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Tuckerbox: New kids on the Auction Block

One thing about auctioneering in Sydney, New South Wales:  you never know who's in, who's out, who's hot, who's not - the market's always dynamic and new players are constantly throwing their hats into the ring, and exiting it seemingly just as fast. The big boys may stay the same - sort of - with changes in partnership, allegiance and formal name here and there - but just who's on top depends on the day and the offering.

This is somewhat reflected in regional activity.  The market's pretty tight here and everybody gets to know everybody real fast.  It's a good thing I'm in the habit of a) telling the truth and b) not talking trash about anyone, because it would be bound to get back to them.

But I digress.  My point was that collectors have been noticing a marked improvement in the quality of pieces coming up at Tuckerbox Auctions.  Now, it would be wrong to call them 'new'; no-nonsense shoot-from-the-hip auctioneer John Clark has been around for a good many years and has perhaps been thought of as a rung or two further down on the posh ladder than some of the others, in a nice, folksy, non-pejorative sort of way. Son Brad joined the game a few years back, and now son Grant is improving the tech side. Things are changing.  Collectors would do well to watch out for what Tuckerbox call their 'special' sales, which often feature special collections and the estates of prominent country families.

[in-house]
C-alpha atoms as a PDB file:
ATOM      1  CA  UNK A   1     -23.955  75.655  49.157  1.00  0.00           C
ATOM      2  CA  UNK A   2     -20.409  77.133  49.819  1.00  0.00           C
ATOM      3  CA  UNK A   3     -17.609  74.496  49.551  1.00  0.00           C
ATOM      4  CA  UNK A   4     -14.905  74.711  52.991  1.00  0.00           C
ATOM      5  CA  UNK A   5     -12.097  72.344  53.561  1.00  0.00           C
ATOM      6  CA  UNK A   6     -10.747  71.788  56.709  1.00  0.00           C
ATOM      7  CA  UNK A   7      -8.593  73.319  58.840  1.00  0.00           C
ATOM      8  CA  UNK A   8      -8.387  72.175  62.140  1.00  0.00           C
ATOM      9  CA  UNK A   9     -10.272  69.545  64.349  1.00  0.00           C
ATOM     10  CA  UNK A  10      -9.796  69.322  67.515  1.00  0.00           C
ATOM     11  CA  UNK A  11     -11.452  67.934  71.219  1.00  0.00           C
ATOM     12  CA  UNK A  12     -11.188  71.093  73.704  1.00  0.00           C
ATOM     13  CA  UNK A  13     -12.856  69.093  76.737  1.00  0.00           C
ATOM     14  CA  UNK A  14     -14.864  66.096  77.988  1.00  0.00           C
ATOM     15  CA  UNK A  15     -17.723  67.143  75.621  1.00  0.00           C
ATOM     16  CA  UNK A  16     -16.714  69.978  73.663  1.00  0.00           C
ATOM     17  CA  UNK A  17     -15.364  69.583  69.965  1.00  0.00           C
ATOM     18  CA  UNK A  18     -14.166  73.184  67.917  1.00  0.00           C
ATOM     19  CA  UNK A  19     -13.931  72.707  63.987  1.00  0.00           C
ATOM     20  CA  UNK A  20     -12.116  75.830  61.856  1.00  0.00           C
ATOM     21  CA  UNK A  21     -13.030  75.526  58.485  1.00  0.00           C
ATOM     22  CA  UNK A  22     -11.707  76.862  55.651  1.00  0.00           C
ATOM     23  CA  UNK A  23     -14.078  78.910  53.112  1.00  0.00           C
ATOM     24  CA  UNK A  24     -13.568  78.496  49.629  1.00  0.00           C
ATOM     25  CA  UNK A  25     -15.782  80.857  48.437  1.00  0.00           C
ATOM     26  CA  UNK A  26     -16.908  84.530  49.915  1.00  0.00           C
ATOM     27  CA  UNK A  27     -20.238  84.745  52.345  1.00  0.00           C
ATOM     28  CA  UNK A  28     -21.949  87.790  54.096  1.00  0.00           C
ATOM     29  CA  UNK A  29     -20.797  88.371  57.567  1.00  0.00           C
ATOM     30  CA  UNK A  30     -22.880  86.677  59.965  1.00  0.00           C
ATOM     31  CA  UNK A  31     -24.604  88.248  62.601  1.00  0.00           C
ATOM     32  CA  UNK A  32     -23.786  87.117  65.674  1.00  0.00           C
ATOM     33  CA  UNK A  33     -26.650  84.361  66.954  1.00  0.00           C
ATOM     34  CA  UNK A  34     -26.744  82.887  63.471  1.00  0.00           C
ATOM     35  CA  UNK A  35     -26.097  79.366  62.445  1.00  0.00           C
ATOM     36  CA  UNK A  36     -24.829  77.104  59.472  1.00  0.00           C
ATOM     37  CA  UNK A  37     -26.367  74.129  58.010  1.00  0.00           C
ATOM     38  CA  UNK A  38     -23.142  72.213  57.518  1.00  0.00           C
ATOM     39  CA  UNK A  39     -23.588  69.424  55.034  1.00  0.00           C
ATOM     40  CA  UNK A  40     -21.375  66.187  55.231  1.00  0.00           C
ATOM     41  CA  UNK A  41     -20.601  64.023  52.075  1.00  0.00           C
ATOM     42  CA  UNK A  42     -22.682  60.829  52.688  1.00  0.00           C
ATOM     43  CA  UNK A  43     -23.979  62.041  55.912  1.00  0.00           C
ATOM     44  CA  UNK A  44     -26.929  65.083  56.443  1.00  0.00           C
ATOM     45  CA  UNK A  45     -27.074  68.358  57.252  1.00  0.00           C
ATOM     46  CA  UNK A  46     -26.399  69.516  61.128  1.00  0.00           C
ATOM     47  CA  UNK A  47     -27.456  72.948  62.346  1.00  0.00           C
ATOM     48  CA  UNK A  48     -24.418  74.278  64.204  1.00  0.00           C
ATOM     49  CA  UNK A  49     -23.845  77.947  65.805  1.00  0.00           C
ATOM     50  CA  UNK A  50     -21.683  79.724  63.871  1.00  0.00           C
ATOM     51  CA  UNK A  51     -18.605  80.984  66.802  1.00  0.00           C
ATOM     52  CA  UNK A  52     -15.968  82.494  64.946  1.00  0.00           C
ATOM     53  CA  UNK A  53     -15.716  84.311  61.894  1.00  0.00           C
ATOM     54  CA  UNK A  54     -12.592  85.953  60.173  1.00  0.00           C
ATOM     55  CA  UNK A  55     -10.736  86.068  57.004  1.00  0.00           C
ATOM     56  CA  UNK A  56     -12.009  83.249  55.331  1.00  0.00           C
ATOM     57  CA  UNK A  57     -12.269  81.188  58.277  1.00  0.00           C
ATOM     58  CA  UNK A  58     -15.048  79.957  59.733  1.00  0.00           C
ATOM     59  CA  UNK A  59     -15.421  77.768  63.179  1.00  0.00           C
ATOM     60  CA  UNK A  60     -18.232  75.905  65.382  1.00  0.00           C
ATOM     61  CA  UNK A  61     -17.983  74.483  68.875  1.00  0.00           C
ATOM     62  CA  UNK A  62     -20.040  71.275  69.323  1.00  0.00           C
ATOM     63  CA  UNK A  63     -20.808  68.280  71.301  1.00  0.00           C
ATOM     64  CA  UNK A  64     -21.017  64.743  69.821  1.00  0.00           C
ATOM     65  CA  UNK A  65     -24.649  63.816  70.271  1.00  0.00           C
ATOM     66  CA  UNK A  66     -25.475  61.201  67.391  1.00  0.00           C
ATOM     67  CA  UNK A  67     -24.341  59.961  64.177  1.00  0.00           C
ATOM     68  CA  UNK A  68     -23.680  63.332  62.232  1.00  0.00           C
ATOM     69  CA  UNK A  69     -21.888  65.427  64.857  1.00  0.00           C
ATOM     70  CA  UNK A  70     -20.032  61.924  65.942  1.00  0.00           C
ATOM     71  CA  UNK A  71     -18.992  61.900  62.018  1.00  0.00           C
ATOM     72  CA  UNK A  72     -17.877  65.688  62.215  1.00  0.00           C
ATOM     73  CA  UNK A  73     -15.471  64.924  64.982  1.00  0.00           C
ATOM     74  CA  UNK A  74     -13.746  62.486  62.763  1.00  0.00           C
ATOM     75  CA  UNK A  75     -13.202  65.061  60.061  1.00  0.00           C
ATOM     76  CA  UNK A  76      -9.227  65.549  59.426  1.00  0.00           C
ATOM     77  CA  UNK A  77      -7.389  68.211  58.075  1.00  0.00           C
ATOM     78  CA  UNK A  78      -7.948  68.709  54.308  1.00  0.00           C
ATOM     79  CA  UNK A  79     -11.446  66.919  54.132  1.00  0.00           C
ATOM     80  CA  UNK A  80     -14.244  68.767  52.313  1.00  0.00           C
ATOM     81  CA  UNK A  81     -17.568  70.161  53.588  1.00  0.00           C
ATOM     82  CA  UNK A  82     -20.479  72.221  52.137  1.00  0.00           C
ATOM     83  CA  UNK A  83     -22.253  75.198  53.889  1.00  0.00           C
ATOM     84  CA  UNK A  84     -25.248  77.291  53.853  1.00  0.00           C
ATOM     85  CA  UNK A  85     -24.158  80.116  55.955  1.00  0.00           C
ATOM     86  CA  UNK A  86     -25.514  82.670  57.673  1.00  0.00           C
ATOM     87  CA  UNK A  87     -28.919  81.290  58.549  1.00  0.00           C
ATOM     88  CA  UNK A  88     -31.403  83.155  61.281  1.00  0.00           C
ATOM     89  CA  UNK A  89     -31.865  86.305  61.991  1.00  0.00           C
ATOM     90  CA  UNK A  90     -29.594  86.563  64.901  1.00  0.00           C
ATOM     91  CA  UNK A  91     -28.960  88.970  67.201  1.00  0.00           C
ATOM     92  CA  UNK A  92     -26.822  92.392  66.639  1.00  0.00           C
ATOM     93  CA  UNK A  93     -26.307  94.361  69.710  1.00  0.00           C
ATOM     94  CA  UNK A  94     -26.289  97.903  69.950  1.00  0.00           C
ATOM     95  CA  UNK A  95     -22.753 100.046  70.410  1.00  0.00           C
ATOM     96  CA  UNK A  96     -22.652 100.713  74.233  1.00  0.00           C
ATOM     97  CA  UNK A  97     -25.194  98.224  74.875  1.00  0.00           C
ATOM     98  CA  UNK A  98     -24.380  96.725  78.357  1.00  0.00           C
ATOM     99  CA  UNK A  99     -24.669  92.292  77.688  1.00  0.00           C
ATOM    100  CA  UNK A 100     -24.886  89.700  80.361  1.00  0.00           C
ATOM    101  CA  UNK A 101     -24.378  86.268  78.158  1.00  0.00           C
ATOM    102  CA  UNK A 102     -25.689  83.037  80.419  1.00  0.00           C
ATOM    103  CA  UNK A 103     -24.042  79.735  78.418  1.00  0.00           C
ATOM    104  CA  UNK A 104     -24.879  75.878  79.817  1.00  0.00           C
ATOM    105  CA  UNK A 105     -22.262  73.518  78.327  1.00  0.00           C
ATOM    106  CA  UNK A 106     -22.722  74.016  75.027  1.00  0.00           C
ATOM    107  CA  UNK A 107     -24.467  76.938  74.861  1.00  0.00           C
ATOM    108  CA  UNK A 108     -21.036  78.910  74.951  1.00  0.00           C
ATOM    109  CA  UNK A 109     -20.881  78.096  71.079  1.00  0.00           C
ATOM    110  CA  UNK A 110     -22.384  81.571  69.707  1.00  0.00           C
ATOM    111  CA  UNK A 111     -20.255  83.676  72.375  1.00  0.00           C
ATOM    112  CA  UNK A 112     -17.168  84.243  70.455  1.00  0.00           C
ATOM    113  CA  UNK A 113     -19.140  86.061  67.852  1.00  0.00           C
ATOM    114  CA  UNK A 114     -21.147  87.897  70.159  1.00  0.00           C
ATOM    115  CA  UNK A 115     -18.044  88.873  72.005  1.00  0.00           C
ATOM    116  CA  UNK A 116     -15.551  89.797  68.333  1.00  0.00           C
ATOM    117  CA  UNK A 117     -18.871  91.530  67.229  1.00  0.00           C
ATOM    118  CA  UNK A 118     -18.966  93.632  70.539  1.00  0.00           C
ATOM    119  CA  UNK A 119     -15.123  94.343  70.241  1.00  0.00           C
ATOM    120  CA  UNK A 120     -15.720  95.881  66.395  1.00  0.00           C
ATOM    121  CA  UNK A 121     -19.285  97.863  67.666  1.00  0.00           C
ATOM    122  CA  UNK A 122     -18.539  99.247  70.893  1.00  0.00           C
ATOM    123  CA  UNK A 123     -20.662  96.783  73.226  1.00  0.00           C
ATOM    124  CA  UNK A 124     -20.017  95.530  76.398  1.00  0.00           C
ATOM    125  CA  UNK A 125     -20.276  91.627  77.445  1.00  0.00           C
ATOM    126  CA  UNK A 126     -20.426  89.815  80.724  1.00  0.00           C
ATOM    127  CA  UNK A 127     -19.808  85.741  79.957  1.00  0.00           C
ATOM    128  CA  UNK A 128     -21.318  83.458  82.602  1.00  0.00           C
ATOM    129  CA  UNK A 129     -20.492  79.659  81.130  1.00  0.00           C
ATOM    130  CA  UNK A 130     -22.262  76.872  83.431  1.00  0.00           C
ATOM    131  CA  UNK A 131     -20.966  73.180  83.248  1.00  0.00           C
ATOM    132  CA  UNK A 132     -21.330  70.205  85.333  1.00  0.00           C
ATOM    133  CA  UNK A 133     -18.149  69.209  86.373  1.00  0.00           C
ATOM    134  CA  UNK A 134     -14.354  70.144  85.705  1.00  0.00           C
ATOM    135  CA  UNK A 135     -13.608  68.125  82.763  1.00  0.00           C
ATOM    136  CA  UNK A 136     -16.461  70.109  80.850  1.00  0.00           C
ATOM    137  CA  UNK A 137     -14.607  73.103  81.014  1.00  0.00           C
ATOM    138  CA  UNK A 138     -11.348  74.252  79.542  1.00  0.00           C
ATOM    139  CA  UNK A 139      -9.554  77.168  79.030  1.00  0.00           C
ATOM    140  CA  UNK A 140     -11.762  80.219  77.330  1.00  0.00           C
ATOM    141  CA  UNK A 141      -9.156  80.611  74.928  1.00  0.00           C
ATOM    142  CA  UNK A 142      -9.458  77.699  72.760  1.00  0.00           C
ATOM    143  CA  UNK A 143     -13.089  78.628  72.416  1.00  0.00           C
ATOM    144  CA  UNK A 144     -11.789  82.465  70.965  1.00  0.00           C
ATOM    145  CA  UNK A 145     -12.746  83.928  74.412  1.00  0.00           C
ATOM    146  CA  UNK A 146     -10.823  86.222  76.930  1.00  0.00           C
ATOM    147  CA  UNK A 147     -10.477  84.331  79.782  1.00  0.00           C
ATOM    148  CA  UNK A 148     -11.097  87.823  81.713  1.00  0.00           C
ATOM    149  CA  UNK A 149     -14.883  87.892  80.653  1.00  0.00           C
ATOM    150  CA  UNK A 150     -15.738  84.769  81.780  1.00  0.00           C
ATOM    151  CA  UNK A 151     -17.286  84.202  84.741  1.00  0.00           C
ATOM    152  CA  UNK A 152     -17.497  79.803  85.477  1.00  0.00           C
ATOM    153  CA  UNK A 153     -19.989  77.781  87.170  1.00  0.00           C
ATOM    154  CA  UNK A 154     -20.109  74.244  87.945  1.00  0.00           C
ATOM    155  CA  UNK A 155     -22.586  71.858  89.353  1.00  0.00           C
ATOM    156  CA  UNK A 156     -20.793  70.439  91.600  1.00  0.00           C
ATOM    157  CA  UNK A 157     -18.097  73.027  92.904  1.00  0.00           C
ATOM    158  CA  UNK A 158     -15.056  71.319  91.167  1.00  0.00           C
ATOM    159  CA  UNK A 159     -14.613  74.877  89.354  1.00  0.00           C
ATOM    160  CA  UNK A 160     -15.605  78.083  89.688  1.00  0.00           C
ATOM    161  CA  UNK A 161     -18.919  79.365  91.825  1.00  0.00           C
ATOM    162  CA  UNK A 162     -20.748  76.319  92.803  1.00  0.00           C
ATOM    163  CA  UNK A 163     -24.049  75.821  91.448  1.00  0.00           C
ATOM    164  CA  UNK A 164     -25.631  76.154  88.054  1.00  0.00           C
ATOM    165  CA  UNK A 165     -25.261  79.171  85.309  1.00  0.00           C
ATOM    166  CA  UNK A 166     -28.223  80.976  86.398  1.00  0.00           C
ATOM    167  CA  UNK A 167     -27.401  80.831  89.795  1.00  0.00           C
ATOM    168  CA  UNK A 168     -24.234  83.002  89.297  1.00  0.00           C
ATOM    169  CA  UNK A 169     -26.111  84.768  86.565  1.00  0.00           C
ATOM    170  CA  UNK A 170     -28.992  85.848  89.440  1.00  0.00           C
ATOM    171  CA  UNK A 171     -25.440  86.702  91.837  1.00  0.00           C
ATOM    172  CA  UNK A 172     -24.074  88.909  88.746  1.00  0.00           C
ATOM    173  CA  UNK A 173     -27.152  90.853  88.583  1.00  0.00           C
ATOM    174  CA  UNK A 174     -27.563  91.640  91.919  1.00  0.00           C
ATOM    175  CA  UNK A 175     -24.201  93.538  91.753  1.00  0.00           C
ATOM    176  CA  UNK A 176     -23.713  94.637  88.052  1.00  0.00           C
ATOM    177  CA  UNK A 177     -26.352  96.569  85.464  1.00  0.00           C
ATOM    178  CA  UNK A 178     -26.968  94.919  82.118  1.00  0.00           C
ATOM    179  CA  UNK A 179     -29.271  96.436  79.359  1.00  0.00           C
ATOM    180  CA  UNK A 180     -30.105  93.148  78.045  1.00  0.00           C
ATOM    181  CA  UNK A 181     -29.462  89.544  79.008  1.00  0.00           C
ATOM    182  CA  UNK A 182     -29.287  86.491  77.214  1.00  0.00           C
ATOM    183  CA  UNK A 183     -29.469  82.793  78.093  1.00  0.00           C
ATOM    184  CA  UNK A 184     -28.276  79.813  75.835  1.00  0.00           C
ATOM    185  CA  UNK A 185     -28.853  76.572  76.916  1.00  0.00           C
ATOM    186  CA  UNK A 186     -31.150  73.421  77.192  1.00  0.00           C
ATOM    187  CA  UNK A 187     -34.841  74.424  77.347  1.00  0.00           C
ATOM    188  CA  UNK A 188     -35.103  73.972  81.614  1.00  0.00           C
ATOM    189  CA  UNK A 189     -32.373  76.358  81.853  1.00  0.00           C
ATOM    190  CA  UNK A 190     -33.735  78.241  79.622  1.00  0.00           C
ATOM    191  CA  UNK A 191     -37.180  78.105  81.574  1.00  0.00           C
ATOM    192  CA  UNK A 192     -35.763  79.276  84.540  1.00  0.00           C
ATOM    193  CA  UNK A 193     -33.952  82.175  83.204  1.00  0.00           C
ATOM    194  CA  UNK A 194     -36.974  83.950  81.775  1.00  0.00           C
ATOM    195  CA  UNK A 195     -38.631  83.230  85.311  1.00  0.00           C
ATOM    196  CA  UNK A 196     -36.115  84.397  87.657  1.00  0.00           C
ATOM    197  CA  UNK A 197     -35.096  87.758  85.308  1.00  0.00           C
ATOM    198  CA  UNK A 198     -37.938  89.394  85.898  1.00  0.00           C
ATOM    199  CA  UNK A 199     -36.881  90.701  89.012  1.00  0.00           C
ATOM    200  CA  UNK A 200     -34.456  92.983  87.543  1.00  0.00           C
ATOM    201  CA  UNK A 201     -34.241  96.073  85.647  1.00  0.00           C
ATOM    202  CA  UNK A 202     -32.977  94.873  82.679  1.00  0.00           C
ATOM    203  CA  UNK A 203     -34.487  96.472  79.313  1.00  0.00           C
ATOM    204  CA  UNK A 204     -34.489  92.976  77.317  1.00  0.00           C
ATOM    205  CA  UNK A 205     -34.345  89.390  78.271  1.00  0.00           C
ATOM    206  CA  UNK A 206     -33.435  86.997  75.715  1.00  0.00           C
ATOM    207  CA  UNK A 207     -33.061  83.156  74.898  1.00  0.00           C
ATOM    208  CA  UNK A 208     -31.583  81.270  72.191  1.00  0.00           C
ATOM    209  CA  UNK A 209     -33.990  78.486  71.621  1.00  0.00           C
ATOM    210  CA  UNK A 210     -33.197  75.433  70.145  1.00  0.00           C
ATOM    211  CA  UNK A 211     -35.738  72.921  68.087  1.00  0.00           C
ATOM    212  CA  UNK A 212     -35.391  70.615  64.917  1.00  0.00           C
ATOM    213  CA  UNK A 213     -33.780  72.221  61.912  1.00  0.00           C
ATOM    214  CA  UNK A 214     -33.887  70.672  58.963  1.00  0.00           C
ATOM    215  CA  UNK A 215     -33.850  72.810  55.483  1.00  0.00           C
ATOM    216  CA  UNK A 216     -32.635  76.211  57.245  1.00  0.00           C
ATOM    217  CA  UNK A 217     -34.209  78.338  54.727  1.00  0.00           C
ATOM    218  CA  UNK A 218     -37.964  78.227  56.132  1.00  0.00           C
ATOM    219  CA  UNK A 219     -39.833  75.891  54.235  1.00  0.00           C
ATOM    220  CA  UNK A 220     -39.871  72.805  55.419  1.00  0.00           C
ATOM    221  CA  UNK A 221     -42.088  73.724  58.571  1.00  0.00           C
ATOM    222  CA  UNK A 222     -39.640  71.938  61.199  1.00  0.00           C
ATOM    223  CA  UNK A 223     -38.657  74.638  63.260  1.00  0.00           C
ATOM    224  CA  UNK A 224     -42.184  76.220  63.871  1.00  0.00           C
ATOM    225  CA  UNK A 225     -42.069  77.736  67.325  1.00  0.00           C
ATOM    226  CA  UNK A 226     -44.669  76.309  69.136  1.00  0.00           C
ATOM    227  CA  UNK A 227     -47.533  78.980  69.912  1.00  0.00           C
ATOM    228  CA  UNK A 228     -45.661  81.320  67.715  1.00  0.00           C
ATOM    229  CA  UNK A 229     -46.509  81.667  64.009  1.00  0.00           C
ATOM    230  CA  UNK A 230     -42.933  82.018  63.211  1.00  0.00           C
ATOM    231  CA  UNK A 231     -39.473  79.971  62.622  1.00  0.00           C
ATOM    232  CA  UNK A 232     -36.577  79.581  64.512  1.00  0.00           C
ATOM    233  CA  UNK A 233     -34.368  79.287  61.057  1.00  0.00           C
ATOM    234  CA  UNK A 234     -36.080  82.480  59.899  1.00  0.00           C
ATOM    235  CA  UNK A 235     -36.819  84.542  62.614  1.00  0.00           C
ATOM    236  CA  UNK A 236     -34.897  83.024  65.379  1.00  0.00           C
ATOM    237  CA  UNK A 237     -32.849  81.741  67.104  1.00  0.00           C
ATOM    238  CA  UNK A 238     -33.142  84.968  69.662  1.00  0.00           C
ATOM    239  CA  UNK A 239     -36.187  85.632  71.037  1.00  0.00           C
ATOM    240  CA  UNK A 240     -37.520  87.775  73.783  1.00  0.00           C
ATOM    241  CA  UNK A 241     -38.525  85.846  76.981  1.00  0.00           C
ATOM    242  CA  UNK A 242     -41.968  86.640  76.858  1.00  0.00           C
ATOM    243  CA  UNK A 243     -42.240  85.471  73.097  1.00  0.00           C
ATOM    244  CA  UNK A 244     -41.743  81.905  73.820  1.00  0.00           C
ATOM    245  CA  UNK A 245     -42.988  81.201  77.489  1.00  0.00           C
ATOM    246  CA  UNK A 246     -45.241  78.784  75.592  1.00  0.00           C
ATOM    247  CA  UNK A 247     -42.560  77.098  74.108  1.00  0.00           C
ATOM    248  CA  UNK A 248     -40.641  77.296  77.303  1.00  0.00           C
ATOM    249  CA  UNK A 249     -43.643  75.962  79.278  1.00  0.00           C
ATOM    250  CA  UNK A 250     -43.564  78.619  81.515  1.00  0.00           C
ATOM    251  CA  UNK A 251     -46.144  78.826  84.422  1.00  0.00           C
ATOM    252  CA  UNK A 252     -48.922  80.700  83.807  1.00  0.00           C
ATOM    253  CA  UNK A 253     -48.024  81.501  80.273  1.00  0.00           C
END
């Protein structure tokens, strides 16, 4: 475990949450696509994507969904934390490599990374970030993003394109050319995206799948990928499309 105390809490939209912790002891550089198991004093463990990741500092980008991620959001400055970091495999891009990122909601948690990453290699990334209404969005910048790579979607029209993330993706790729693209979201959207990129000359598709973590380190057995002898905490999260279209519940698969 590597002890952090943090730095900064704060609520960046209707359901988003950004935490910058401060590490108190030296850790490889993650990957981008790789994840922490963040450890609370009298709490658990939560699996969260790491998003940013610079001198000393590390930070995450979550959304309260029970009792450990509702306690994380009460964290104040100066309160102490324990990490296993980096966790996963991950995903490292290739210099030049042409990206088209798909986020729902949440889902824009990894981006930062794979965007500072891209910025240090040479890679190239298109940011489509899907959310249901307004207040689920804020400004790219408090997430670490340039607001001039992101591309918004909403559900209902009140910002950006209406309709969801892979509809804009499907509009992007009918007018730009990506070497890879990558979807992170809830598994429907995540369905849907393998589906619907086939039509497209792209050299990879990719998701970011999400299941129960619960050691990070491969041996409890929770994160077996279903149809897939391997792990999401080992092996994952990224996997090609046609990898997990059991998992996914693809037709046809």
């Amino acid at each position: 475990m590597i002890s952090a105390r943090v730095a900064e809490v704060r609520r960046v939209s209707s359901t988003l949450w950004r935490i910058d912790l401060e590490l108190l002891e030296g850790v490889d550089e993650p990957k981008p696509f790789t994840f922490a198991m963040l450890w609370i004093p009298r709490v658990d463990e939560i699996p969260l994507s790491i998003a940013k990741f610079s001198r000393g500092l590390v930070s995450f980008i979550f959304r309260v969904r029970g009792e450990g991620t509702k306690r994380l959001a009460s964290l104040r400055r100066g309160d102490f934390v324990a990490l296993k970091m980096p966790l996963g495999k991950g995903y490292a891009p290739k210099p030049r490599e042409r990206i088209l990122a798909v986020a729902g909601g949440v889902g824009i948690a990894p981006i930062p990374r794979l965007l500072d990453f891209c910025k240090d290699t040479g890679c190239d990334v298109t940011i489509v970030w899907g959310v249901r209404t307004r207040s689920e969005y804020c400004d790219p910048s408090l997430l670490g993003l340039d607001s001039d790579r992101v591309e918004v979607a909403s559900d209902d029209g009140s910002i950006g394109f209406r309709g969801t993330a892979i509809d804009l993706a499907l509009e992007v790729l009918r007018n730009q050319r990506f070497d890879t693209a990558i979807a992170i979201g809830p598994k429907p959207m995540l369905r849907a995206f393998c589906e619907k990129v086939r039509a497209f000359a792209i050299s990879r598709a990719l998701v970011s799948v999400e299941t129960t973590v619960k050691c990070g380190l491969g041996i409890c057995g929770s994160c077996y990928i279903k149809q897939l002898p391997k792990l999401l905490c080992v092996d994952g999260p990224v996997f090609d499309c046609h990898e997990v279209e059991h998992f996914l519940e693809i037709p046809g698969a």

Outta Space

Seems like I've been blogging an awful lot about Sotheby's recently.  Well, they're always in the news, so one can hardly help it.

In April the auction giant will be offering a 50 year old Soviet space capsule at auction in New York. It's expected to make $2 - 10  million.

Wow! Spacecraft are now vintage items!  Wonder what my grandmother, to whom space travel was breaking news, would have made of that?

So, is there room at the top? (of the Sydney art market)

The Australian reported that Bonham's is throwing its hat into the ring of the already crowded Sydney art market.  You will recall that Sotheby's and Menzies are already among the top players?  Well, Menzies'  Litsa Veldekis is heading over to Bonhams Australia and will debut an art auction in August.